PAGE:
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Matsue Castle is the symbol of Shimane Prefecture. It is also sometimes referred to as the “black castle.”A close-up view of the famous black keep.The interior of the castle keep is well-restored, with modern facilities for travelers.A valiant samurai and his steed.View of Matsue City from the top of the keep.The Kounkaku. This is a Meiji Period structure near Matsue Castle keep that contains historical exhibits and a tea room.
Matsue Castle is the symbol of Shimane Prefecture. It is also sometimes referred to as the “black castle.”
Matsue Castle is the symbol of Shimane Prefecture. It is also sometimes referred to as the “black castle.”
A close-up view of the famous black keep.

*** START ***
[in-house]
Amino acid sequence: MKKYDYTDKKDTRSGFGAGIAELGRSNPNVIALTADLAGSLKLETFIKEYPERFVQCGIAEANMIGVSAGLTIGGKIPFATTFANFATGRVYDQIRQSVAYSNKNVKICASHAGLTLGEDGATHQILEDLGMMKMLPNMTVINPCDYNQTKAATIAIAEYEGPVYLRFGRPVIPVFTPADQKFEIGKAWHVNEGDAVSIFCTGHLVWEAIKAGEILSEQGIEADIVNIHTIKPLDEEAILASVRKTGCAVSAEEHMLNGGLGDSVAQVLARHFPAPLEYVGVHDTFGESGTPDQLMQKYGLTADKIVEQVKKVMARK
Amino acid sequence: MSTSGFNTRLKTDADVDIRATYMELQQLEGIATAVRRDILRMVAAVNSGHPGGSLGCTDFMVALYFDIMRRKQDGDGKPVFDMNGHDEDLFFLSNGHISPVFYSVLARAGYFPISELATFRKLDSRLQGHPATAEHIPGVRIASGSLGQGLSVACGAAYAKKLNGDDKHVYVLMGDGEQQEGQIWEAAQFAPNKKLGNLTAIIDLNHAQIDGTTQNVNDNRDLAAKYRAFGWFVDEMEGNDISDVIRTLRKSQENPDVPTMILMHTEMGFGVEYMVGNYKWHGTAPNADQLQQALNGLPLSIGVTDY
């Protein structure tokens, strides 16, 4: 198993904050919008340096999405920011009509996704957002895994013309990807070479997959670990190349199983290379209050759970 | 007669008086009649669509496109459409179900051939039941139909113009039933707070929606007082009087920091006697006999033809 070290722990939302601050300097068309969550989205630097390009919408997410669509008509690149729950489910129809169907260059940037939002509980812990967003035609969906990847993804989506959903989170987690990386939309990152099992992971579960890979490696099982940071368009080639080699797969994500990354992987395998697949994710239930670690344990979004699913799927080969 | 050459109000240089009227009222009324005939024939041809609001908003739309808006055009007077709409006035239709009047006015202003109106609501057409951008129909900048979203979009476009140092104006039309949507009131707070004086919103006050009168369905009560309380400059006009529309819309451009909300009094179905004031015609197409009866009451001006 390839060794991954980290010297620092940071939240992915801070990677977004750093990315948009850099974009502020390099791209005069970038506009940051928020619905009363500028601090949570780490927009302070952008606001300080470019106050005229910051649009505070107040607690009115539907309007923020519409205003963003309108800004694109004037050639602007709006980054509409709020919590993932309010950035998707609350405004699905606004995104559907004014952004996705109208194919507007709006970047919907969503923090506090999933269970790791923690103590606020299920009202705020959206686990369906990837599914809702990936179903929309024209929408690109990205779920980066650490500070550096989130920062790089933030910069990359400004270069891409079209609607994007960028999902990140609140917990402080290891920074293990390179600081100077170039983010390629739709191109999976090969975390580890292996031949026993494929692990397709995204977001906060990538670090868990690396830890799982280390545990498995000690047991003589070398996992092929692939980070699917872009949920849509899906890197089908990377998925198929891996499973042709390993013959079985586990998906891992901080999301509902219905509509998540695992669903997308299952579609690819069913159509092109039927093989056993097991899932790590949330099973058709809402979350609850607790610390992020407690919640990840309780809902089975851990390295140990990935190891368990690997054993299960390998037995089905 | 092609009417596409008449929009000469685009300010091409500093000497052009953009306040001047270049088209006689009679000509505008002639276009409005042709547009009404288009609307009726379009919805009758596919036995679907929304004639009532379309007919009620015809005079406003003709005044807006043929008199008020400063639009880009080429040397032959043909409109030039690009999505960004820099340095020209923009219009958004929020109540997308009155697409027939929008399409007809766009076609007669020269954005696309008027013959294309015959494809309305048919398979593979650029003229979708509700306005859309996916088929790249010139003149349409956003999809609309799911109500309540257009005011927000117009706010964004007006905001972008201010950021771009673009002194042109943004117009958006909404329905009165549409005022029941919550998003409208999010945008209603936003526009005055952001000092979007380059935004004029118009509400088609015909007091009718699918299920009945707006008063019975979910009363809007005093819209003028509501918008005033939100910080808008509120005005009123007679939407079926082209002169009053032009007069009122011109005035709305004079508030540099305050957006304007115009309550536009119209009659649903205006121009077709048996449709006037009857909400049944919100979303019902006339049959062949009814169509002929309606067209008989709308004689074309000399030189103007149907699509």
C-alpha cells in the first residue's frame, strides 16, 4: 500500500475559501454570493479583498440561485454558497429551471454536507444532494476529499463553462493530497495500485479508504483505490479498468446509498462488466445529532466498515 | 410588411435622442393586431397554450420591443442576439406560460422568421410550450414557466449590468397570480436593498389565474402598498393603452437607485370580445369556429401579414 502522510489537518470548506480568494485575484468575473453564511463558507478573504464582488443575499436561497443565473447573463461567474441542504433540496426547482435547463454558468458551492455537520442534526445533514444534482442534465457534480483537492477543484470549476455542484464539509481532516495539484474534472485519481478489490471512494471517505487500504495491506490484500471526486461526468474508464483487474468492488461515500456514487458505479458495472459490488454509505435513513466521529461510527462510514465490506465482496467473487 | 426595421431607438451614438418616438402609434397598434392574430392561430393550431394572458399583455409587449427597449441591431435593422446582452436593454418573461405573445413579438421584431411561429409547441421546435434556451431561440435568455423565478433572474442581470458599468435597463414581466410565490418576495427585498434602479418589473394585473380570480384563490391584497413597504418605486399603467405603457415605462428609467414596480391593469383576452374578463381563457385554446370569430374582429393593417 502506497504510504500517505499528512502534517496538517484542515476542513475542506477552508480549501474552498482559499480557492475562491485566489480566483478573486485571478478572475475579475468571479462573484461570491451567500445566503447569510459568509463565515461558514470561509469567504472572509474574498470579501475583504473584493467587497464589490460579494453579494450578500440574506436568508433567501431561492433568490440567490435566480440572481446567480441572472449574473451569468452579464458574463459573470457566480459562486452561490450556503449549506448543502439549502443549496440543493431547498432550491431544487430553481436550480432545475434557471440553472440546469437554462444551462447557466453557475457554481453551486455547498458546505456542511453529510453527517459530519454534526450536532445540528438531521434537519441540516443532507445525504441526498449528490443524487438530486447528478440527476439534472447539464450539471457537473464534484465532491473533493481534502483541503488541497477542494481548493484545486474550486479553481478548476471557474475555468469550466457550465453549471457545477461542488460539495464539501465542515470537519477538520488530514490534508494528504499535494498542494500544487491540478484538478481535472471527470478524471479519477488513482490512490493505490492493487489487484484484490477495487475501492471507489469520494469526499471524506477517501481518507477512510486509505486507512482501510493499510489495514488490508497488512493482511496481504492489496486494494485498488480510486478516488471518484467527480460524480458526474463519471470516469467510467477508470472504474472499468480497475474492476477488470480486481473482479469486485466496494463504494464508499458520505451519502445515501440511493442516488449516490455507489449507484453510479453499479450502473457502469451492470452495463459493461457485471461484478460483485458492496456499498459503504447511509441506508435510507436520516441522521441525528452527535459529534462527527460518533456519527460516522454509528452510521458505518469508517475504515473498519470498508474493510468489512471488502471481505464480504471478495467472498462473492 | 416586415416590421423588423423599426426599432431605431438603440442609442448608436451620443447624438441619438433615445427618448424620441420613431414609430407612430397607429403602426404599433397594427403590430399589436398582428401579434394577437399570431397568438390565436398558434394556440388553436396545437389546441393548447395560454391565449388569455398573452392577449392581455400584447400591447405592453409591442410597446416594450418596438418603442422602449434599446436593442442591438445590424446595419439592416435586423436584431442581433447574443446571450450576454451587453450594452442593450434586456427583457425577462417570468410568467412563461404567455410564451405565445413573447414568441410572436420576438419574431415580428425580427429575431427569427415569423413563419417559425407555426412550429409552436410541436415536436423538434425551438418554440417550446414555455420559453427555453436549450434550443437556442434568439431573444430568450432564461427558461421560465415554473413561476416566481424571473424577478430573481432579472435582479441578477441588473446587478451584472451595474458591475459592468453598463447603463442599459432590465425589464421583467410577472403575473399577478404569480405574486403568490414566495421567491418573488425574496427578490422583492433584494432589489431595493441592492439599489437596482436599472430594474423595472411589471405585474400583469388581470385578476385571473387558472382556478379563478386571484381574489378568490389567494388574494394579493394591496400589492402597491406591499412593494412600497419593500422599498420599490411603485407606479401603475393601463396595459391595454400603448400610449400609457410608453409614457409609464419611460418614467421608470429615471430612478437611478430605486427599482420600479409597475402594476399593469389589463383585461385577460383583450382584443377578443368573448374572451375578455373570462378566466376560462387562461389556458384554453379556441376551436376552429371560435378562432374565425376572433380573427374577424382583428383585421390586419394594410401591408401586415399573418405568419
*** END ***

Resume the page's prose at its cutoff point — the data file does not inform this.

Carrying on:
A close-up view of the famous black keep.
The interior of the castle keep is well-restored, with modern facilities for travelers.
The interior of the castle keep is well-restored, with modern facilities for travelers.
A valiant samurai and his steed.
A valiant samurai and his steed.
View of Matsue City from the top of the keep.
View of Matsue City from the top of the keep.
The Kounkaku. This is a Meiji Period structure near Matsue Castle keep that contains historical exhibits and a tea room.
The Kounkaku. This is a Meiji Period structure near Matsue Castle keep that contains historical exhibits and a tea room.

Lafcadio Hearn Memorial Museum (小泉八雲記念館, Koizumi Yakumo Kinenkan)

From Matsue Castle, it was an easy 15-minute walk to the Lafcadio Hearn Memorial Museum. This small but well-managed museum is probably low on most international visitors’ checklists. However, if you are fond of Japanese horror stories and folklore, as I am, I dare say this museum is an even bigger must-visit than the castle when in Matsue.